The three years between iLIKETRAiNS's 2007 debut Elegies To Lessons Learnt and the present day could almost be a lifetime, such is the vastness of the chasm musically and lyrically between now and then. Since that album's release, the band have lost a member, parted company with their record label, streamlined their sound to within a whisper of the reverb drenched symphonies of yore and ditched the historical passages for more ambiguous references towards the present and future.
Even the recording process the band embarked on for He Who Saw The Deep took a drastic diversion from that of its predecessor and subsequent EPs, with the band choosing to seek refuge in a farmhouse on the Yorkshire Dales rather than a historical locale such as a derelict mill or deserted chapel, the sites where The Christmas Tree Ship and Elegies... were both respectively recorded.
Perhaps the biggest indigence here is that He Who Saw The Deep took so long to see the light of day at all, due in no small part to the difficulties the then label-less iLiKETRAiNS had in finding an imprint to release the record. Eventually, having taken the decision to set up one of their own (ILR), they then had to contend with the dilemma of distributing the thing, hence their involvement with Pledgemusic, the sponsor initiated venture that allowed the band's fans to fund the record by pledging donations for numerous limited edition variants on the album as well as several unique souvenirs (a game of Scrabble with bass player Alistair Bowis anyone?).
Fortunately, He Who Saw The Deep isn't reliant on any kind of gimmick or purchase incentive other than the 11 pieces of music contained within. On the surface it's a more stripped down affair than iLiKETRAiNS' previous works, the only instantly recognisable element being David Martin's instantly recognisable baritone. Although in the past the band have (perhaps lazily) been shoved in the post-rock corner, there's little evidence of any compatibility with such a genre here, the record instead offering a more sedative and reflective collection than Elegies... or any of their earlier singles like 'Terra Nova' or 'A Rook House For Bobby'.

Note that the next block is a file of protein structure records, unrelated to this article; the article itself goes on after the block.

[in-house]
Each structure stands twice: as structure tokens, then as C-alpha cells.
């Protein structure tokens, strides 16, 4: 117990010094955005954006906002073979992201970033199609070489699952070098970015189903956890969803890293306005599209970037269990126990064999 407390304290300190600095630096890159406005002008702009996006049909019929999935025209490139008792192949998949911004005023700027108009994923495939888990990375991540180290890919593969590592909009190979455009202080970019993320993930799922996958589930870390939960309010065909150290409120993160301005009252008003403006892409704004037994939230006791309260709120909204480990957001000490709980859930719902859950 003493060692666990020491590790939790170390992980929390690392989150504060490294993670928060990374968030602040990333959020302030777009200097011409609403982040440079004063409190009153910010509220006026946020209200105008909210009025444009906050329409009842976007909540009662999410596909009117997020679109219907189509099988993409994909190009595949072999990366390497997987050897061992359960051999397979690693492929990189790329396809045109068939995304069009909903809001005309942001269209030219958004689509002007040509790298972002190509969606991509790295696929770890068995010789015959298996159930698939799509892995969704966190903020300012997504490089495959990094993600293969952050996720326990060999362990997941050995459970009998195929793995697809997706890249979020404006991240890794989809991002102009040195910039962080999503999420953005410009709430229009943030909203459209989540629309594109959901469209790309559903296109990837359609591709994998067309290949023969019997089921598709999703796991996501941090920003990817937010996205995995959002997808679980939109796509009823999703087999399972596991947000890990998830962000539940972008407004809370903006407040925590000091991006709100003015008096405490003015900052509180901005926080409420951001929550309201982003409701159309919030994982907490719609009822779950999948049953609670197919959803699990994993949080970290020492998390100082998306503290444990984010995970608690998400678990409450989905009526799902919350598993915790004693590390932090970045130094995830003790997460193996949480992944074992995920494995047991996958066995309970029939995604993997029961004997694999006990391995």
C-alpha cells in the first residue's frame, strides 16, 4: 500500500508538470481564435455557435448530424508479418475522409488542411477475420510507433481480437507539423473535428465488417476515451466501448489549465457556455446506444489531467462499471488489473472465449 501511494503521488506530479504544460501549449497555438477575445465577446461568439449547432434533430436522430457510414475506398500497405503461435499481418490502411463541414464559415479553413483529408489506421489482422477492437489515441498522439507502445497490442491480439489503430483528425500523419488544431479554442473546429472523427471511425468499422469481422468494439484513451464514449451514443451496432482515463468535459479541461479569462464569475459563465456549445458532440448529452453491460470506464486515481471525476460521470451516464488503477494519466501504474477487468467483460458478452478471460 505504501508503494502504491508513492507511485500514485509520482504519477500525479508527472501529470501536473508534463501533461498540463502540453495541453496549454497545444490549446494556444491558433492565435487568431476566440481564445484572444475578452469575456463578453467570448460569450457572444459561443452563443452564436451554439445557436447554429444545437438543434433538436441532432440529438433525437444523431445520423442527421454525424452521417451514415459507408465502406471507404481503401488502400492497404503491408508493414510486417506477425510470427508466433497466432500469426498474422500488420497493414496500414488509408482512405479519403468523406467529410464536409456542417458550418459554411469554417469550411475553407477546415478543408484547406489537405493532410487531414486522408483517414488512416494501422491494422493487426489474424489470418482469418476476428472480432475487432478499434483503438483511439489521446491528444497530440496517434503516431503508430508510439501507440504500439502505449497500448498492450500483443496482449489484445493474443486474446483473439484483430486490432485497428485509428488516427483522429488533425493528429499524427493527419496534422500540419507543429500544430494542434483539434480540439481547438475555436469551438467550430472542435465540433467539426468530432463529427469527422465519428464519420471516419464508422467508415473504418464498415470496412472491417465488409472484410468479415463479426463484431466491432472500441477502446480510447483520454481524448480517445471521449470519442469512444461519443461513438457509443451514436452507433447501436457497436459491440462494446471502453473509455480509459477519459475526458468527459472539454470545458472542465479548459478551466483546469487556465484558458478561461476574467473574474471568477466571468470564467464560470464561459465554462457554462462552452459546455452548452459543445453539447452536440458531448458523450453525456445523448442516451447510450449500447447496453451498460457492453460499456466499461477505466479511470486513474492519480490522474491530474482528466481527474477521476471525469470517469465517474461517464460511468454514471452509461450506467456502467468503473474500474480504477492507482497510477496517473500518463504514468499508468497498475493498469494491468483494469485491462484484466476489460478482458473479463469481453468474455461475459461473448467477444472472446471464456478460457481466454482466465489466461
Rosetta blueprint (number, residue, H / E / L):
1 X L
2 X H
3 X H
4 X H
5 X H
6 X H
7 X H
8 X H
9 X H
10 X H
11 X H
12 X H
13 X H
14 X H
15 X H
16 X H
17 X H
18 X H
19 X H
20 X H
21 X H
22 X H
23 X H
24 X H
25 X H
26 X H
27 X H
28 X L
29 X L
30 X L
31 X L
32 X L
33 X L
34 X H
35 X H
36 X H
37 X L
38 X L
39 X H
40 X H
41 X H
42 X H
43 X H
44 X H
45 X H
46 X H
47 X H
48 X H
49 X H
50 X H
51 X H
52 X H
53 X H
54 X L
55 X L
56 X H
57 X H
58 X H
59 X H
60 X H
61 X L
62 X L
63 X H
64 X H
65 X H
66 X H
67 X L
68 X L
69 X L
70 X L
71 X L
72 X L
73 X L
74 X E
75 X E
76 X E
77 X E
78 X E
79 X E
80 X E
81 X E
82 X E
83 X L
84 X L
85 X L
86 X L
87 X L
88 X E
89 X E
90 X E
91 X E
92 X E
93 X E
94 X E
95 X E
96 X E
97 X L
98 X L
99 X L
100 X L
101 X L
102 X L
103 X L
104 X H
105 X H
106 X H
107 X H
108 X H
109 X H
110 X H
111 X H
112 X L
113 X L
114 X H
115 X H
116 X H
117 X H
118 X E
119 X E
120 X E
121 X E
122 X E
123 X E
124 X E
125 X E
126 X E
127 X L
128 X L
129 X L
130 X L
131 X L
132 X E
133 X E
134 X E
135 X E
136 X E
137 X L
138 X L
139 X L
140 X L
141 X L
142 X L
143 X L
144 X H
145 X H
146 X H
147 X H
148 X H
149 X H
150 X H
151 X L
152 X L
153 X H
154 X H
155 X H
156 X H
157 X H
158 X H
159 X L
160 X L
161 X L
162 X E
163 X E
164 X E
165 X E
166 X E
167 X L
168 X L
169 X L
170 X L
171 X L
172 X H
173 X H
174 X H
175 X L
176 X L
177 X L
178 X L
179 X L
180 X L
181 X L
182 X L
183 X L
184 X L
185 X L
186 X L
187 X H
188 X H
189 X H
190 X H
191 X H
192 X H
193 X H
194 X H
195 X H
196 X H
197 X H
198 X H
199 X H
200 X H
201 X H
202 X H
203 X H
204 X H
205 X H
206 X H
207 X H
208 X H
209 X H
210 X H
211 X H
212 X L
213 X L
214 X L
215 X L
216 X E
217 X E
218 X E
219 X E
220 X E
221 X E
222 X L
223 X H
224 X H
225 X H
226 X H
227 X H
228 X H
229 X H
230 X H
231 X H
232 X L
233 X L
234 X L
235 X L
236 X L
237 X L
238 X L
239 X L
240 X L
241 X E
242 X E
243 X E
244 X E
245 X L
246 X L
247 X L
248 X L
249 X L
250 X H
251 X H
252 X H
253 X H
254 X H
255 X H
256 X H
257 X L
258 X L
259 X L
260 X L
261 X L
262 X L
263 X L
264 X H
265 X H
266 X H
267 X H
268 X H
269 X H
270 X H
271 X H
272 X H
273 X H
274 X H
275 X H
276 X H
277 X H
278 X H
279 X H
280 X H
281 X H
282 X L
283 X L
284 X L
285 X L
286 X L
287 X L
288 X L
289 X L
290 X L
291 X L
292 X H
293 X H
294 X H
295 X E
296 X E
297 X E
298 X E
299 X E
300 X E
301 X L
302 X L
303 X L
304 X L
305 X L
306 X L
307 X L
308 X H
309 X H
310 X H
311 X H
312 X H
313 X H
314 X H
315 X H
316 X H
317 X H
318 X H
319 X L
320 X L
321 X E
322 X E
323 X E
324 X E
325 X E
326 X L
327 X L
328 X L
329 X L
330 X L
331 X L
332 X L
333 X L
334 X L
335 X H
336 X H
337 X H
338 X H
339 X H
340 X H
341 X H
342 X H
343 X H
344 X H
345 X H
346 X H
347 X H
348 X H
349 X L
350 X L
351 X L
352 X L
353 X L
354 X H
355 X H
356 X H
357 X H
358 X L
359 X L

The first few chords of opener 'When We Were Kings' are eerily reminiscent of someone like The Boxer Rebellion, chiming guitars eating away at the song's core as Martin's vocal, deceptively low in the mix, solemnly declares "I want to believe in you". Things take an even more unexpected twist on 'A Father's Son', Simon Fogal's twitchy drumbeat seemingly inspired by Fleetwood Mac's 'Big Love' before a probing bassline prods and pokes, Martin's mournful observations reaching their pinnacle as a defiant "We escape when our time is up!" leads the song to its close.
There's very little here that compares directly to any of iLiKETRAiNS' earlier work, although 'We Saw The Deep' embarks on a similar folk path to 'The Voice Of Reason', albeit minus the crushing halo of delay infused white noise. 'Hope Is Not Enough' continues the melodramatic theme, Martin urging "Breathe in, breathe out, breathe deep" as the song builds to an assertive finale. 'Progress Is A Snake' takes the introspective route a little more obtusely, almost mirroring Interpol's 'Take You On A Cruise' for narrative dynamics.
Live favourite 'Sirens', one of the oldest pieces here (having made its debut during the summer festival season of 2009) sounds out of place in these surroundings, almost as if its mere existence stands as a blueprint for transition rather than a creative masterpiece heralding a new direction. 'These Feet Of Clay' is actually the first time the band resort to their trademark guitar sound, Fogal's percussive death march punctuating Guy Bannister's FX pedal musings with an almost military precision.
An extended take on former single 'Sea Of Regrets' clocks in at a mammoth eight minutes in its elongated form; while emphasising the song's epic status, it adds little of note to its six minute 45 RPM cousin. The closing trio of 'Broken Bones', 'A Divorce Before Marriage' and 'Doves' work as an inseparable, complete body of work, the songs molding into each other effortlessly. If Dave Martin's wistful observation highlights 'Broken Bones's more prudent sentiments ("The higher we climb, the further we have to fall"), then 'A Divorce...'s passive melody echoes Sigur Ros in lullaby mode, culminating in 'Doves's rueful conclusion ("We took our chances and now they're gone").
On the whole, He Who Saw The Deep is a sturdy representation of iLiKETRAiNS' progression as songwriters and arrangers, even if it doesn't quite carrying the intensity or immediacy of the endearing Progress Reform compilation that signalled their arrival in dramatic style. Their next venture will be crucial, yet the adventurous nature of this record, coupled with a relentless desire to succeed, suggests their crowning glory may still be to come.
7Dom Gourlay's Score